In January 2018, Israeli Newspaper Ma’ariv reported that Kerry had given a message to Palestinian Authority Pres. Mahmoud Abbas urging the leader to “stay strong in his spirit and play for time, that he should not break and will not yield to President Trump’s demands, because Trump will be out of office within the year.”

It makes you wonder: Did Kerry have inside information on the deep state’s attempt to remove the duly elected president from office? “Out of office within a year” certainly make it sound that way.

In 2018 Sen. Marco Rubio sent a letter to then-Attorney General Jeff Sessions asking him to investigate Kerry’s meetings with the Iranians for Logan Act violations. But Sessions “resigned” three weeks later.

In May 2019, Rubio sent a letter to AG William Barr repeating the request. There are no available reports as to whether the senator received a response or whether the AG did indeed begin an investigation.

If there is an investigation, perhaps the DOJ will include the times Kerry violated the Logan Act during other GOP administrations. Consider:

  • In 1985, Sen. John Kerry ttraveled to Nicaragua for a friendly get-together with the Sandinista president, Daniel Ortega. The position of the Reagan administration was to support the opposition Contras. Kerry wasn’t much interested in the administration’s position. Upon his return to the United States, Kerry met with President Reagan to convey a message from Ortega. Reagan “wasn’t thrilled,” Kerry later told the New York Times.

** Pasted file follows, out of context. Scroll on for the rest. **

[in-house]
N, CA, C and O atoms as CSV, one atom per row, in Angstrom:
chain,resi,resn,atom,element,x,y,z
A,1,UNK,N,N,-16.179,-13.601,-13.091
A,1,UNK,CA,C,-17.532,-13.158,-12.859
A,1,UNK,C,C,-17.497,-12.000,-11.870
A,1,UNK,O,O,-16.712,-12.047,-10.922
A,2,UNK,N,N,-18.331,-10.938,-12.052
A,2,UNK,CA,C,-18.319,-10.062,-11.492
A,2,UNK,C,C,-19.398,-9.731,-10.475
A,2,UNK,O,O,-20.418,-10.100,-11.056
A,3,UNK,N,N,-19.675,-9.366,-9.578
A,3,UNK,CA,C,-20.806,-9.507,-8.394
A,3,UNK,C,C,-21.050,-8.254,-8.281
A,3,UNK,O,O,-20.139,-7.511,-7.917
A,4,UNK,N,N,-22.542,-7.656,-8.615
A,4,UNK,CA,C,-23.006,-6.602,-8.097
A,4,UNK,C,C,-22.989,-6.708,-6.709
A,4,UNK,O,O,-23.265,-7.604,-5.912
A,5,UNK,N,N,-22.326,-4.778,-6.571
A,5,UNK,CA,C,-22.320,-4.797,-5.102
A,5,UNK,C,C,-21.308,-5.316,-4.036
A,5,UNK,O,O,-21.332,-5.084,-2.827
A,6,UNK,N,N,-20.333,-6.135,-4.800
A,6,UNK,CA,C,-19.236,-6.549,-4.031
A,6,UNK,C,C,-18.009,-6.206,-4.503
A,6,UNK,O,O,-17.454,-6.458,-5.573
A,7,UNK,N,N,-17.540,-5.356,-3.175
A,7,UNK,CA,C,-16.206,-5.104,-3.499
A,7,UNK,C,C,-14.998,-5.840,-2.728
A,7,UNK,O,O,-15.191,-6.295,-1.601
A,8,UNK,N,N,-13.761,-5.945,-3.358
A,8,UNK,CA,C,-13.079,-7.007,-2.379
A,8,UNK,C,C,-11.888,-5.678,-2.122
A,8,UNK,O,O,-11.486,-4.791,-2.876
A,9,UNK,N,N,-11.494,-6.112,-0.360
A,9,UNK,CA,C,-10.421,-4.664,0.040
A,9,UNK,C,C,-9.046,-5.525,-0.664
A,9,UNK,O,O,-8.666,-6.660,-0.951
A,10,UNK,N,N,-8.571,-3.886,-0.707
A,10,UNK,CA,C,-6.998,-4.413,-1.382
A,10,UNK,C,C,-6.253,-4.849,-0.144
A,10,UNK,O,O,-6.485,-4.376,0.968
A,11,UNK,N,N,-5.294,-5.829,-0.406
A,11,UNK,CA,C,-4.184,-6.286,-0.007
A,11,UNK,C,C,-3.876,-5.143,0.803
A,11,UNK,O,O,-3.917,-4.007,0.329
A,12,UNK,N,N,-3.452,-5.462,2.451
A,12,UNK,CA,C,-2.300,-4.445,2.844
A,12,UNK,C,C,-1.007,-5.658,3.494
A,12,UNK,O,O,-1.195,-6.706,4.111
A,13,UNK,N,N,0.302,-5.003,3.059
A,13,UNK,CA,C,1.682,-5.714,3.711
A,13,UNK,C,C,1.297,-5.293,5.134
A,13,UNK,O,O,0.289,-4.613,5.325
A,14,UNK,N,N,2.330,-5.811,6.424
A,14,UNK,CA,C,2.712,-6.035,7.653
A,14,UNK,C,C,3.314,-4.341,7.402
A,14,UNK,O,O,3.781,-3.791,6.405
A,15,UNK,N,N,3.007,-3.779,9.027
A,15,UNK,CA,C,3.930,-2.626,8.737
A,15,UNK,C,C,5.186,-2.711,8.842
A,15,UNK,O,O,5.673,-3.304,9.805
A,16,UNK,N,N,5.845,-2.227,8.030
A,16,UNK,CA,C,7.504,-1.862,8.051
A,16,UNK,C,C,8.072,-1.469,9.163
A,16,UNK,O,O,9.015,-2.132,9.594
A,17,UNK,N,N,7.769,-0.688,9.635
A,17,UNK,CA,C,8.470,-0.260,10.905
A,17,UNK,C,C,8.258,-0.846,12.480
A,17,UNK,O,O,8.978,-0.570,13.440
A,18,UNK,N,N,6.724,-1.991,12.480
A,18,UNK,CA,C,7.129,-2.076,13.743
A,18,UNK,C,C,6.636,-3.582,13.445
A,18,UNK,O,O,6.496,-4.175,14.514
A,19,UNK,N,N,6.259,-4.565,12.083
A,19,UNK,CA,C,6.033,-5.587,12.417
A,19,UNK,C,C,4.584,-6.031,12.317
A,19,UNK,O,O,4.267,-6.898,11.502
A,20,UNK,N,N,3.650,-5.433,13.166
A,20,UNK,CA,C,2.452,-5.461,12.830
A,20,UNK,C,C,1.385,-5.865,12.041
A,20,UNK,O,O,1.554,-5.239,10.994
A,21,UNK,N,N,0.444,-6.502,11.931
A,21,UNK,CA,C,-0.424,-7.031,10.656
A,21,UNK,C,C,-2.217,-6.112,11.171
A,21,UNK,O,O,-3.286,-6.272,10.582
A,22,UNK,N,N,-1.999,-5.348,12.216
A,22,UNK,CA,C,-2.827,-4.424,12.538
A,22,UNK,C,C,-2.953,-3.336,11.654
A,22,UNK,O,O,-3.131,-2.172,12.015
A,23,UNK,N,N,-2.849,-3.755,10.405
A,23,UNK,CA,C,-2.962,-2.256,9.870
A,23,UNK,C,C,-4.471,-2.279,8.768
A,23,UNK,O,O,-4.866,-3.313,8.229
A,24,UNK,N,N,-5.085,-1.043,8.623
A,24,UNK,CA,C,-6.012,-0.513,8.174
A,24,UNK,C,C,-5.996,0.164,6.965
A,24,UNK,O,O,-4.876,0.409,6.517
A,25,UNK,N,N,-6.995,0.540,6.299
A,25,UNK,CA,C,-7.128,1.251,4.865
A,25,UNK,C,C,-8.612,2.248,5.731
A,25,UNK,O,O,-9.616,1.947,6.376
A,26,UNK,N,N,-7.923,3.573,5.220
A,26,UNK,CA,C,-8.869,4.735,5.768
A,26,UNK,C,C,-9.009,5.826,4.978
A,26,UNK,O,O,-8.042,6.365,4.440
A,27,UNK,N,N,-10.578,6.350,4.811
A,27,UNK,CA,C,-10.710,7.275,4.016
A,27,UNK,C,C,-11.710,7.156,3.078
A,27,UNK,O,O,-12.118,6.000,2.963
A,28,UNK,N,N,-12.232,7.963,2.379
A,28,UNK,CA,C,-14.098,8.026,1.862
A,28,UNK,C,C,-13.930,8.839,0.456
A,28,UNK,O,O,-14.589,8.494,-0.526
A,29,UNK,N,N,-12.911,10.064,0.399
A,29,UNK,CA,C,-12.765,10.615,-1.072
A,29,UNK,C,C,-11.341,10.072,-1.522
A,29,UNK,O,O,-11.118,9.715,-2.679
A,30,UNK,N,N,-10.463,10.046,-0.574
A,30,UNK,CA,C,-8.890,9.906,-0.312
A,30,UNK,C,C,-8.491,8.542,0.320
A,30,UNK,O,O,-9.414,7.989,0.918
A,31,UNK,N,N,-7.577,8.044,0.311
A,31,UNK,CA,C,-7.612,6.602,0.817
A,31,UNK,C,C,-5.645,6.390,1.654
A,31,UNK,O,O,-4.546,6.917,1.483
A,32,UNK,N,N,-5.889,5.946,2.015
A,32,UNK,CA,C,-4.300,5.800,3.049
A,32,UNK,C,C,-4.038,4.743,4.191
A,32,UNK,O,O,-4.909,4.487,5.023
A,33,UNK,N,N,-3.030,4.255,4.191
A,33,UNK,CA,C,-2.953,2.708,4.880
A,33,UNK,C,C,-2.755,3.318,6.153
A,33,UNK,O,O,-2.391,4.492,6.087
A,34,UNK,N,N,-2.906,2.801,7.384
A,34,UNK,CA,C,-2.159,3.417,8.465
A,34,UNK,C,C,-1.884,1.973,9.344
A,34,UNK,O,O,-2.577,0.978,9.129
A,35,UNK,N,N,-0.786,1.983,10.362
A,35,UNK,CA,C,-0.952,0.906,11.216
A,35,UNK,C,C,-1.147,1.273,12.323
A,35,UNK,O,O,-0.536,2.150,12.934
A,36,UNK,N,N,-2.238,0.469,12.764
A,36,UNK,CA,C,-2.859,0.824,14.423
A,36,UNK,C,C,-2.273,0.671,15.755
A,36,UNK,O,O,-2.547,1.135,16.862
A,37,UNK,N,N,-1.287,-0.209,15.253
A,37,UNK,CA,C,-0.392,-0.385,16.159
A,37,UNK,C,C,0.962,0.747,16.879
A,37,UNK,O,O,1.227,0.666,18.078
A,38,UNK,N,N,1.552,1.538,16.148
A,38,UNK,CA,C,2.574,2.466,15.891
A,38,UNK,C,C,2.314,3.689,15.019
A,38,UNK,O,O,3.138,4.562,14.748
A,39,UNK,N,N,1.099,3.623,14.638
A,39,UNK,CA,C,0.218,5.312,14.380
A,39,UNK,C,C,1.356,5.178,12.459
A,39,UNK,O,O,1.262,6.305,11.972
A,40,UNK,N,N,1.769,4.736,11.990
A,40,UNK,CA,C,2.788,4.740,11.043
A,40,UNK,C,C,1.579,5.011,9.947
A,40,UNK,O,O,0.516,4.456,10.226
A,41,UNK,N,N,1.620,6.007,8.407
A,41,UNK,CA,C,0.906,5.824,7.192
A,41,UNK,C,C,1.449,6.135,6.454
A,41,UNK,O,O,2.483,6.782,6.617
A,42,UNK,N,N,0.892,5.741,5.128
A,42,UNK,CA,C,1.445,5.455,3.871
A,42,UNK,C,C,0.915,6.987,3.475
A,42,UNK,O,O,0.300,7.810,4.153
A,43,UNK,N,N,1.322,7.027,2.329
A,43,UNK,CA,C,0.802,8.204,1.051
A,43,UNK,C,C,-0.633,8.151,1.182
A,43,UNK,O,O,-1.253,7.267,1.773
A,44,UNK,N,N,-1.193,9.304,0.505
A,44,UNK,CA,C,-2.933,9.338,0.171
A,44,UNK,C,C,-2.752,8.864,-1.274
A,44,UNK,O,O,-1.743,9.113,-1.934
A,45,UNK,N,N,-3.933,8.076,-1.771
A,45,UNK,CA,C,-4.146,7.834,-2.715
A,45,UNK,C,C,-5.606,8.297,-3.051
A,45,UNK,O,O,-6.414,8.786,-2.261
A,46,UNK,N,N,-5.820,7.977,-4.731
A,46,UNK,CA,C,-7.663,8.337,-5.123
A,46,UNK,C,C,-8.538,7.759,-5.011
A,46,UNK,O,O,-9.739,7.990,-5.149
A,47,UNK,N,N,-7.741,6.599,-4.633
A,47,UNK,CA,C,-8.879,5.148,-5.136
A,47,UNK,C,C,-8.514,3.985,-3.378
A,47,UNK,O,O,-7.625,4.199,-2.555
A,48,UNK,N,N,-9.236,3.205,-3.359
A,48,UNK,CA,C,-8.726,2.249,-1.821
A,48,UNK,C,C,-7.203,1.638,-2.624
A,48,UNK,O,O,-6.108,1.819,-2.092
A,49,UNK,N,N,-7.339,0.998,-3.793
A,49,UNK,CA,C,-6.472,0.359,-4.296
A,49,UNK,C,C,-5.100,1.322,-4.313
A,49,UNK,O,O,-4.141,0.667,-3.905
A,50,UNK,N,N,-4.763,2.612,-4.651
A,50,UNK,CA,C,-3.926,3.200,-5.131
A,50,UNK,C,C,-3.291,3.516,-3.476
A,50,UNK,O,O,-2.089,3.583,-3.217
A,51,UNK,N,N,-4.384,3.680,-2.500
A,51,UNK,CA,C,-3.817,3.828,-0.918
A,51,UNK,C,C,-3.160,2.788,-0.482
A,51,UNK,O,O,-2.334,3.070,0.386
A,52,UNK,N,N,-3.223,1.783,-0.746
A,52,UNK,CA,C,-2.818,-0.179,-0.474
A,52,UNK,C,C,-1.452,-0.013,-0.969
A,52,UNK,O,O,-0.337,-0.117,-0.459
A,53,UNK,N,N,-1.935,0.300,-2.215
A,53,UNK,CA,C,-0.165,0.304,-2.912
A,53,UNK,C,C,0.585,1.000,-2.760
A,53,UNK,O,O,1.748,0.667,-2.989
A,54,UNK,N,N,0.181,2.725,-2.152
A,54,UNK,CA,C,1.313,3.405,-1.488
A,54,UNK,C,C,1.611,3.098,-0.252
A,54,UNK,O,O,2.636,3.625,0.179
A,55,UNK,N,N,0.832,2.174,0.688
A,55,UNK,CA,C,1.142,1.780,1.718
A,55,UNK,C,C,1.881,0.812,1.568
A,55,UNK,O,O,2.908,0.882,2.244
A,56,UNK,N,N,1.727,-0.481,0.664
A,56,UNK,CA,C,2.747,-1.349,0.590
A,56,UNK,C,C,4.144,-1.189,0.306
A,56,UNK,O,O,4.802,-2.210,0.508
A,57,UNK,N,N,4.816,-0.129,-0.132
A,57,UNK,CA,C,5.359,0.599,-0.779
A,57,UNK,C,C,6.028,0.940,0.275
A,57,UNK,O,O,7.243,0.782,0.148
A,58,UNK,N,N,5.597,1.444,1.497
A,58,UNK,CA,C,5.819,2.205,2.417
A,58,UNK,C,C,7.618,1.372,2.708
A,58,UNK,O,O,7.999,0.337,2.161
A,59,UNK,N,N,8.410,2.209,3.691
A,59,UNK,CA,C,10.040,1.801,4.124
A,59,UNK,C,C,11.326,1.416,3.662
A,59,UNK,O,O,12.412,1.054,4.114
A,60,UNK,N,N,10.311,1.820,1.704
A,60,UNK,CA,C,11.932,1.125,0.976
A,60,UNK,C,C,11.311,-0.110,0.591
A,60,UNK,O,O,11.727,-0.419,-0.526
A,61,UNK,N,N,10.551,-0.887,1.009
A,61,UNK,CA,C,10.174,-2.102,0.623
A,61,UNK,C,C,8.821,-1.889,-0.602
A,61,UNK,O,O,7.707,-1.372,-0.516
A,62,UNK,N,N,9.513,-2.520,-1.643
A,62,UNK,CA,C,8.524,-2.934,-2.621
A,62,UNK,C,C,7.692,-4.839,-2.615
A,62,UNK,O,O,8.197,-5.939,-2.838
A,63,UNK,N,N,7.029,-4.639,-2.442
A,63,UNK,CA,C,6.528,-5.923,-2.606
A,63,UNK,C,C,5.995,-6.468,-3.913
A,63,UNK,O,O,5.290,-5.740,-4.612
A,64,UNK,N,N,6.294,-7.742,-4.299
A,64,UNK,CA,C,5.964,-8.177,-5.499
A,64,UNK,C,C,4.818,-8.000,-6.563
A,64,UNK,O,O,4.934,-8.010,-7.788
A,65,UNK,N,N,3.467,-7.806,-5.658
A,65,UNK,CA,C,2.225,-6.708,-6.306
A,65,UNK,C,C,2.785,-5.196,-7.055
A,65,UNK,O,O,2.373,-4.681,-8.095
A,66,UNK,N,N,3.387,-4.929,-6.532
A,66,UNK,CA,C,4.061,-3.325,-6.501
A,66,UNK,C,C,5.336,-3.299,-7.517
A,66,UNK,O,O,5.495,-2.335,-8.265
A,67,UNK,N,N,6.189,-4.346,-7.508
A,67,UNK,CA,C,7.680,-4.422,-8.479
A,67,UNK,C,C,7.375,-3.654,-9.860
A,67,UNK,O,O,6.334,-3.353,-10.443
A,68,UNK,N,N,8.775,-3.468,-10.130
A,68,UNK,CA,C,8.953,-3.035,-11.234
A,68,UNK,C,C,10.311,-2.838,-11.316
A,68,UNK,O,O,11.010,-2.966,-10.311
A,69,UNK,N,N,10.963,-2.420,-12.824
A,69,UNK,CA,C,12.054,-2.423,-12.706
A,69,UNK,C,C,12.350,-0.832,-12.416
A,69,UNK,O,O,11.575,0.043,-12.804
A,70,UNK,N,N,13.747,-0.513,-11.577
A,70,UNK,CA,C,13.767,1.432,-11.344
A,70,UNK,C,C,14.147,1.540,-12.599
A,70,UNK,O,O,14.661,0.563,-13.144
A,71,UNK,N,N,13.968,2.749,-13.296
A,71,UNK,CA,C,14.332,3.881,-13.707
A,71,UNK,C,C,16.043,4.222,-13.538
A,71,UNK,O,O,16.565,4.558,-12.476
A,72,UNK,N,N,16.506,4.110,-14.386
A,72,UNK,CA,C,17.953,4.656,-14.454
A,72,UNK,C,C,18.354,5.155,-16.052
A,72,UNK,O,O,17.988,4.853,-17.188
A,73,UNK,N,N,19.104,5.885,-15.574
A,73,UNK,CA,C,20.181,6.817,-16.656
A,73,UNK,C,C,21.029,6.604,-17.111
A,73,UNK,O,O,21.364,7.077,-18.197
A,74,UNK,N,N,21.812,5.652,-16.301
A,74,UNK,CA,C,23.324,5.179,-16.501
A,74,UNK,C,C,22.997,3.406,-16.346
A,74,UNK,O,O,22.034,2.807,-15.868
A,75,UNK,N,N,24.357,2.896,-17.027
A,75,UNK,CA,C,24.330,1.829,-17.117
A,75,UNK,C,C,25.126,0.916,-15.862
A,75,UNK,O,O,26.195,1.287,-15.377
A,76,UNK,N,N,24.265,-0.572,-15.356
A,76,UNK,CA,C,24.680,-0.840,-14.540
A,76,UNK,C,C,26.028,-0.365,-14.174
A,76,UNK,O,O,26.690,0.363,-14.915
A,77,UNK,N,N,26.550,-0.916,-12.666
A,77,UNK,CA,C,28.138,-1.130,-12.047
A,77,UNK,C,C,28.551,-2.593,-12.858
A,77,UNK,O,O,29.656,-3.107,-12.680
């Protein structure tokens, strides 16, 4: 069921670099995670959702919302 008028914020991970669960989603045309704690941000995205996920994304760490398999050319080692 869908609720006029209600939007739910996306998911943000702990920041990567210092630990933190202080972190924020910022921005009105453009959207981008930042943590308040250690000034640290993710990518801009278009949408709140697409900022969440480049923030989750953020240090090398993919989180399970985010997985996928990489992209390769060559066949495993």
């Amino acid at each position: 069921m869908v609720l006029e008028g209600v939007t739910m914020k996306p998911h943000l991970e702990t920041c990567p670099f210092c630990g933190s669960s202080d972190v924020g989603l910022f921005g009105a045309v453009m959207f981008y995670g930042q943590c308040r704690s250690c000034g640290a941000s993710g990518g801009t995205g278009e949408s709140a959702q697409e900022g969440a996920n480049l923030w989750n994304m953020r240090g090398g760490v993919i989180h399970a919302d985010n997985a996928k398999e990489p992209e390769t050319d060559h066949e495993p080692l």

• In 2006 Kerry went to Syria to meet with Pres. Bashir al-Assad over the objections of President George W. Bush, who was trying to isolate the Syrian despot at the time.

Some say Senator Tom Cotton’s March 2015 open letter to the Iranian regime was an example of a Logan Act violation. But the message wasn’t a negotiation and didn’t even discuss possible terms of a deal. The Cotton letter signed by 47 Senators simply explained how the U.S. Constitution worked and that any agreement that wasn’t ratified by the Senate could be overturned (which is precisely what happened).

Ironically Kerry objected to the Tom Cotton letter, “During my 29 years here in the Senate, I have never heard of — nor even heard of it being proposed — anything comparable to this,” Kerry said. “If I had, I can guarantee that no matter who was president of what the issue was and no matter who the president was, I would have certainly rejected it.”

While I am not an attorney, it certainly seems as if the president is correct when he asserts that Kerry violated the Logan Act. But even if formal charges are brought up against the former secretary of state, it would be a waste of time. In the 220 years since the Logan Act was signed into law, only two people were ever indicted on charges of violating it.

Cross posted at The Lid

Jeff Dunetz

Jeff Dunetz

Jeff Dunetz is editor and publisher of the The Lid, and a weekly political columnist for the Jewish Star and TruthRevolt. He has also contributed to Breitbart.com, HotAir, and PJ Media’s Tattler.